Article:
Reconstructing Community in Diaspora
An unprecedented inside view of the Hmong experience in America
The first scholarly work to come from inside the Hmong community, Hmong America documents Chia Youyee Vang's own migration from Laos to Minnesota at age nine and the transformations she has witnessed in Hmong communities throughout the migration and settlement processes. Vang depicts Hmong experiences in Asia and examines aspects of community building in America to reveal how new Hmong identities have been formed and how they have challenged popular assumptions about race and ethnicity in multicultural America.
With an approach that intermingles the archival research of a historian, the personal experiences of a refugee, and the participant-observer perspectives of a community insider, Vang constructs a nuanced and complex portrait of the more than 130,000 Hmong people who came to the United States as political refugees beginning in the mid-1970s. She offers critiques of previous representations of the Hmong community and provides the sociological underpinnings for a bold reassessment of Hmong history in the greater context of globalization. This new understanding redefines concepts of Hmong homogeneity and characterizes ordinary Hmong migrants not as passive victims but as dynamic actors who have exercised much power over their political and social destinies.
While Vang focuses on the Hmong community in the Twin Cities, she also has conducted research in numerous Hmong enclaves in the United States and abroad. In addition to recounting historical events, she incorporates the voices of those who personally experienced and informed the development of ethnic and faith-based traditions, political mobilization around unequal treatment of Hmong Americans, and changing aesthetics and cultural politics regarding ethnic celebrations.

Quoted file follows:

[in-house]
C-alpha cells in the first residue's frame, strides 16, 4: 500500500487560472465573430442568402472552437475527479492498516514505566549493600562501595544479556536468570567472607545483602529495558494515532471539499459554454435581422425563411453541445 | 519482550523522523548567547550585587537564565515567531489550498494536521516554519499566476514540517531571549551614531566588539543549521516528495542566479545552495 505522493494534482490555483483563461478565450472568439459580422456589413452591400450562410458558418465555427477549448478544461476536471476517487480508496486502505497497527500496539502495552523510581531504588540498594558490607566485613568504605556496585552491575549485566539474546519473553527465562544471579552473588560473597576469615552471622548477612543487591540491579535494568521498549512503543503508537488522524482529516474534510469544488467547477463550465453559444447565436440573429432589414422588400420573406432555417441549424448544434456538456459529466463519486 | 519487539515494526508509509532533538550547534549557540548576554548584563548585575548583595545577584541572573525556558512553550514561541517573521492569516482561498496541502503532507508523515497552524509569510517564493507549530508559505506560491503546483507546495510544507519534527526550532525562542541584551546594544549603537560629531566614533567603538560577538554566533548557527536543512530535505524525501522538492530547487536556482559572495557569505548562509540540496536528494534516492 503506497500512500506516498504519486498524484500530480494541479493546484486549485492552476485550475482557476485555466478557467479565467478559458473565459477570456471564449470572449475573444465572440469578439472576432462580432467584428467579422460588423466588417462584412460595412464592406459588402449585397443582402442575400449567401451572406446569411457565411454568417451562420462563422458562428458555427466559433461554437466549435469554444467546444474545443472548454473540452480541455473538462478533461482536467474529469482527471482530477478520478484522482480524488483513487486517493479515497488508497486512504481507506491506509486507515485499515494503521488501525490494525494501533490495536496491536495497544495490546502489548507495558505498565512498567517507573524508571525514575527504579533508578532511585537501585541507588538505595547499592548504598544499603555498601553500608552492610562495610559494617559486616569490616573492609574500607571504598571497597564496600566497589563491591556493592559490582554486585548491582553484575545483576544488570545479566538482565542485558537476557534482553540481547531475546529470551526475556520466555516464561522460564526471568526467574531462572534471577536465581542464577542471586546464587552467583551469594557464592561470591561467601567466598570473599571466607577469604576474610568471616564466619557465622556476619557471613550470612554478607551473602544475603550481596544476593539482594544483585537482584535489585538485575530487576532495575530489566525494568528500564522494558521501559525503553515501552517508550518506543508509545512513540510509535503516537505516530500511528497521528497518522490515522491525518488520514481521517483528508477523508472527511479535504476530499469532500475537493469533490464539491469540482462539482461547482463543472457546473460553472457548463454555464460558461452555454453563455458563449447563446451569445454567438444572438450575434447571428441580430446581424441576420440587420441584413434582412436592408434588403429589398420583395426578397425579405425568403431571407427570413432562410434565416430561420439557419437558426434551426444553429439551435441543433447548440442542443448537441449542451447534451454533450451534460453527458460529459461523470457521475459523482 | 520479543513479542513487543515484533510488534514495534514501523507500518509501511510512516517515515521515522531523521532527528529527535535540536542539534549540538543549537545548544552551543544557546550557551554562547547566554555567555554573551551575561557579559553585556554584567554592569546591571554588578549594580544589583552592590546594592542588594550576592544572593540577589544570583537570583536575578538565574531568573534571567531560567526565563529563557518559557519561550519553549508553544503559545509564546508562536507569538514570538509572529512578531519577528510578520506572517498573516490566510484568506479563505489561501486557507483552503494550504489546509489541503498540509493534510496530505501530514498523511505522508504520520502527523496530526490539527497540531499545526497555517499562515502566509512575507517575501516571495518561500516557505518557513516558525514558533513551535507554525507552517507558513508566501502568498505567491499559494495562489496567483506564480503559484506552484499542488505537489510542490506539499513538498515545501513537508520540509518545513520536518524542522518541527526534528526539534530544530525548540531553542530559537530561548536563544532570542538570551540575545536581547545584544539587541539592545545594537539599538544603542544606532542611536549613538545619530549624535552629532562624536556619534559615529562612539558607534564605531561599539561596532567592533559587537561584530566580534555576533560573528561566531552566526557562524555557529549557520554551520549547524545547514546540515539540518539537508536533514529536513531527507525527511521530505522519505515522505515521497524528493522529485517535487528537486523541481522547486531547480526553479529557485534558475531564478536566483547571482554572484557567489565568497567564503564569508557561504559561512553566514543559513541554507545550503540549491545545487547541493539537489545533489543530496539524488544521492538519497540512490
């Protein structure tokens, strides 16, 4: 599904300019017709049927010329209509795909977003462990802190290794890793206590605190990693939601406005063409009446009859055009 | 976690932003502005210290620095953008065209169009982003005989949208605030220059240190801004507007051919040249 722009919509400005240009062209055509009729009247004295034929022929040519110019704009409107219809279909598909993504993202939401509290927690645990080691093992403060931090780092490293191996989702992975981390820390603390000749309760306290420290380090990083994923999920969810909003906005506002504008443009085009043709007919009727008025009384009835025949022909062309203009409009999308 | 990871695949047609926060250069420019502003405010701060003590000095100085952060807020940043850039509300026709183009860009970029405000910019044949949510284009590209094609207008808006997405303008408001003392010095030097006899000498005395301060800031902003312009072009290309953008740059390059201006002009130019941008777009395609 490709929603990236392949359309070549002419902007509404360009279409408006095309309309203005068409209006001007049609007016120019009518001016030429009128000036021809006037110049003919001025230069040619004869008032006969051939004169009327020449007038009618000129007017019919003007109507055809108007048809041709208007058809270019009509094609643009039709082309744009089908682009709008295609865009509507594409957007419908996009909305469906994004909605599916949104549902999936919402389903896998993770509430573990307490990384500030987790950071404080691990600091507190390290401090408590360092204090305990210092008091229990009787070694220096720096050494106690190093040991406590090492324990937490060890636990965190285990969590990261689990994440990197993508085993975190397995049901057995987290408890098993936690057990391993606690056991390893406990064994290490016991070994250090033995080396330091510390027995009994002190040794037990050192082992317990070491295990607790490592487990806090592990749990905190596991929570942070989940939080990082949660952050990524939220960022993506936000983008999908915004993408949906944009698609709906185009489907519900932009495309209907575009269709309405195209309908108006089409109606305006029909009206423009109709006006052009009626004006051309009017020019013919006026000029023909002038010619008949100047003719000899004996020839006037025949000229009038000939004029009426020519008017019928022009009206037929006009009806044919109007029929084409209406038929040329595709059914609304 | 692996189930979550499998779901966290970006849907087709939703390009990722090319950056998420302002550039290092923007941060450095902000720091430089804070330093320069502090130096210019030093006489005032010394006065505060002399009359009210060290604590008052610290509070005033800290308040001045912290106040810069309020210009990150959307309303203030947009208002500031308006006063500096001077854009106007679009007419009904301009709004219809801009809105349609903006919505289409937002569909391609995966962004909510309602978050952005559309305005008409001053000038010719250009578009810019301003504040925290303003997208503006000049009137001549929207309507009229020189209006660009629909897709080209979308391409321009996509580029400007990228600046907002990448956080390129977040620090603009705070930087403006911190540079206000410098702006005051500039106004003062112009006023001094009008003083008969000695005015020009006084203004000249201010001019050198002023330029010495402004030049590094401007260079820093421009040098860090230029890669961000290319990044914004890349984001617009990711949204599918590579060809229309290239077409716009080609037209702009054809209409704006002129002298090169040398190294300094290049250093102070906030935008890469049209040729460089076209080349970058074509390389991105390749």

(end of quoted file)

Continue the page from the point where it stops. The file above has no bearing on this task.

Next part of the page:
"The most comprehensive account to date of contemporary Hmong American history. . . . A true strength of the volume is Vang's detailed account of how Hmong American communities across the United States have evolved since the refugee resettlement of the mid-1970s."--Minnesota History
"An invaluable introduction to contemporary Hmong American society."--Journal of Southeast Asian American Education & Advancement
"Chia Youyee Vang is a skilled historian and is among the scholars with the most expertise on Hmong American communities. Using a pathbreaking blend of archival and ethnographic evidence, she presents a unique interpretation of Hmong refugees and their descendants in the United States that cannot be found in any other existing work."--Jeremy Hein, author of Ethnic Origins: The Adaptatation of Cambodian and Hmong Refugees in Four American Cities
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Edited by John J. Bukowczyk
Cambodian Refugees in the United States
Logging and Lumbering in the American West
Sue Fawn Chung
Filipino and Puerto Rican Laborers in Hawaii
Race, Gender, and Anti-vice Activism, 1887-1917
Indian Immigrants and Online Cultures in the United States
Roderick N. Labrador
Daniel M. Masterson with Sayaka Funada-Classen
Race and Migration in the South
Edited by Khyati Y. Joshi and Jigna Desai